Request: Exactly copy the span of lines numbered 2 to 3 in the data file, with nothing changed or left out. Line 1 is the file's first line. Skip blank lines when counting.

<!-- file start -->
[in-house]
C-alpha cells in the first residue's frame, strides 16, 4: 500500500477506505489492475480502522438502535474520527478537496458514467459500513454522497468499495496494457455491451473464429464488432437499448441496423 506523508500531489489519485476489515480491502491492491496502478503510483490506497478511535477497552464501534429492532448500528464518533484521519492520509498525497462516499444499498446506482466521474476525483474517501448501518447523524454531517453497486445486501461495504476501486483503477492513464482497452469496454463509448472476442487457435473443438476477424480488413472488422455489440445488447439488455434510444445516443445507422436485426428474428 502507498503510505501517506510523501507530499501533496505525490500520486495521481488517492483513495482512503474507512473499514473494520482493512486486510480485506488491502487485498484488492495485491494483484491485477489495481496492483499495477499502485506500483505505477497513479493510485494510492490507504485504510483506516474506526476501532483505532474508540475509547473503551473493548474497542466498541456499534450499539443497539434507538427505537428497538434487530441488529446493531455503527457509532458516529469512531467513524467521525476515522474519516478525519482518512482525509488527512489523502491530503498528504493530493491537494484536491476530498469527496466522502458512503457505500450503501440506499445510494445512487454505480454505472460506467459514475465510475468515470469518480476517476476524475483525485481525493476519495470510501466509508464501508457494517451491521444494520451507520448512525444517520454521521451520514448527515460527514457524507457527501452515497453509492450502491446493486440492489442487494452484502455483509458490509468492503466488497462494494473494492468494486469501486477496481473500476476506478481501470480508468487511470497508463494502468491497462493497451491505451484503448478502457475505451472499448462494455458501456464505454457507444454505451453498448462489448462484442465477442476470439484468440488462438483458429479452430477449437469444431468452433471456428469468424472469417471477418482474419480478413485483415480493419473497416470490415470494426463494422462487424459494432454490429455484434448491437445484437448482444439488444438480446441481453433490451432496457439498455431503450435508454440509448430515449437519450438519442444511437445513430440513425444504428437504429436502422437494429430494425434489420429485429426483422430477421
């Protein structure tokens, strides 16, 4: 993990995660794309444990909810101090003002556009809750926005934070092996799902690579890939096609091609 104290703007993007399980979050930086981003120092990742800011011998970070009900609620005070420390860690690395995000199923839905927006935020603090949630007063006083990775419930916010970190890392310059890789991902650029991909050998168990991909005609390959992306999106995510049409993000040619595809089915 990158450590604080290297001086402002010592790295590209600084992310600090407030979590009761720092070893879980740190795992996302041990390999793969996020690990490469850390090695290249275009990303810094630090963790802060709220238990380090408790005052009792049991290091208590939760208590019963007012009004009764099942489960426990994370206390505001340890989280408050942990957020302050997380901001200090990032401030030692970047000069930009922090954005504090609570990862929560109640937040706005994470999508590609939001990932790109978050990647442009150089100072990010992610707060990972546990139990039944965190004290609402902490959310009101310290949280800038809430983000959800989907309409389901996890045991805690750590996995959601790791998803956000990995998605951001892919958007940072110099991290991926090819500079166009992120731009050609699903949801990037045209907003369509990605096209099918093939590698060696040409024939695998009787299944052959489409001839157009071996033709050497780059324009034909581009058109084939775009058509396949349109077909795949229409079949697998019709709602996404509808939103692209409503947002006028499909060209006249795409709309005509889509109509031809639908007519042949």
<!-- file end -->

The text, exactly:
C-alpha cells in the first residue's frame, strides 16, 4: 500500500477506505489492475480502522438502535474520527478537496458514467459500513454522497468499495496494457455491451473464429464488432437499448441496423 506523508500531489489519485476489515480491502491492491496502478503510483490506497478511535477497552464501534429492532448500528464518533484521519492520509498525497462516499444499498446506482466521474476525483474517501448501518447523524454531517453497486445486501461495504476501486483503477492513464482497452469496454463509448472476442487457435473443438476477424480488413472488422455489440445488447439488455434510444445516443445507422436485426428474428 502507498503510505501517506510523501507530499501533496505525490500520486495521481488517492483513495482512503474507512473499514473494520482493512486486510480485506488491502487485498484488492495485491494483484491485477489495481496492483499495477499502485506500483505505477497513479493510485494510492490507504485504510483506516474506526476501532483505532474508540475509547473503551473493548474497542466498541456499534450499539443497539434507538427505537428497538434487530441488529446493531455503527457509532458516529469512531467513524467521525476515522474519516478525519482518512482525509488527512489523502491530503498528504493530493491537494484536491476530498469527496466522502458512503457505500450503501440506499445510494445512487454505480454505472460506467459514475465510475468515470469518480476517476476524475483525485481525493476519495470510501466509508464501508457494517451491521444494520451507520448512525444517520454521521451520514448527515460527514457524507457527501452515497453509492450502491446493486440492489442487494452484502455483509458490509468492503466488497462494494473494492468494486469501486477496481473500476476506478481501470480508468487511470497508463494502468491497462493497451491505451484503448478502457475505451472499448462494455458501456464505454457507444454505451453498448462489448462484442465477442476470439484468440488462438483458429479452430477449437469444431468452433471456428469468424472469417471477418482474419480478413485483415480493419473497416470490415470494426463494422462487424459494432454490429455484434448491437445484437448482444439488444438480446441481453433490451432496457439498455431503450435508454440509448430515449437519450438519442444511437445513430440513425444504428437504429436502422437494429430494425434489420429485429426483422430477421
């Protein structure tokens, strides 16, 4: 993990995660794309444990909810101090003002556009809750926005934070092996799902690579890939096609091609 104290703007993007399980979050930086981003120092990742800011011998970070009900609620005070420390860690690395995000199923839905927006935020603090949630007063006083990775419930916010970190890392310059890789991902650029991909050998168990991909005609390959992306999106995510049409993000040619595809089915 990158450590604080290297001086402002010592790295590209600084992310600090407030979590009761720092070893879980740190795992996302041990390999793969996020690990490469850390090695290249275009990303810094630090963790802060709220238990380090408790005052009792049991290091208590939760208590019963007012009004009764099942489960426990994370206390505001340890989280408050942990957020302050997380901001200090990032401030030692970047000069930009922090954005504090609570990862929560109640937040706005994470999508590609939001990932790109978050990647442009150089100072990010992610707060990972546990139990039944965190004290609402902490959310009101310290949280800038809430983000959800989907309409389901996890045991805690750590996995959601790791998803956000990995998605951001892919958007940072110099991290991926090819500079166009992120731009050609699903949801990037045209907003369509990605096209099918093939590698060696040409024939695998009787299944052959489409001839157009071996033709050497780059324009034909581009058109084939775009058509396949349109077909795949229409079949697998019709709602996404509808939103692209409503947002006028499909060209006249795409709309005509889509109509031809639908007519042949």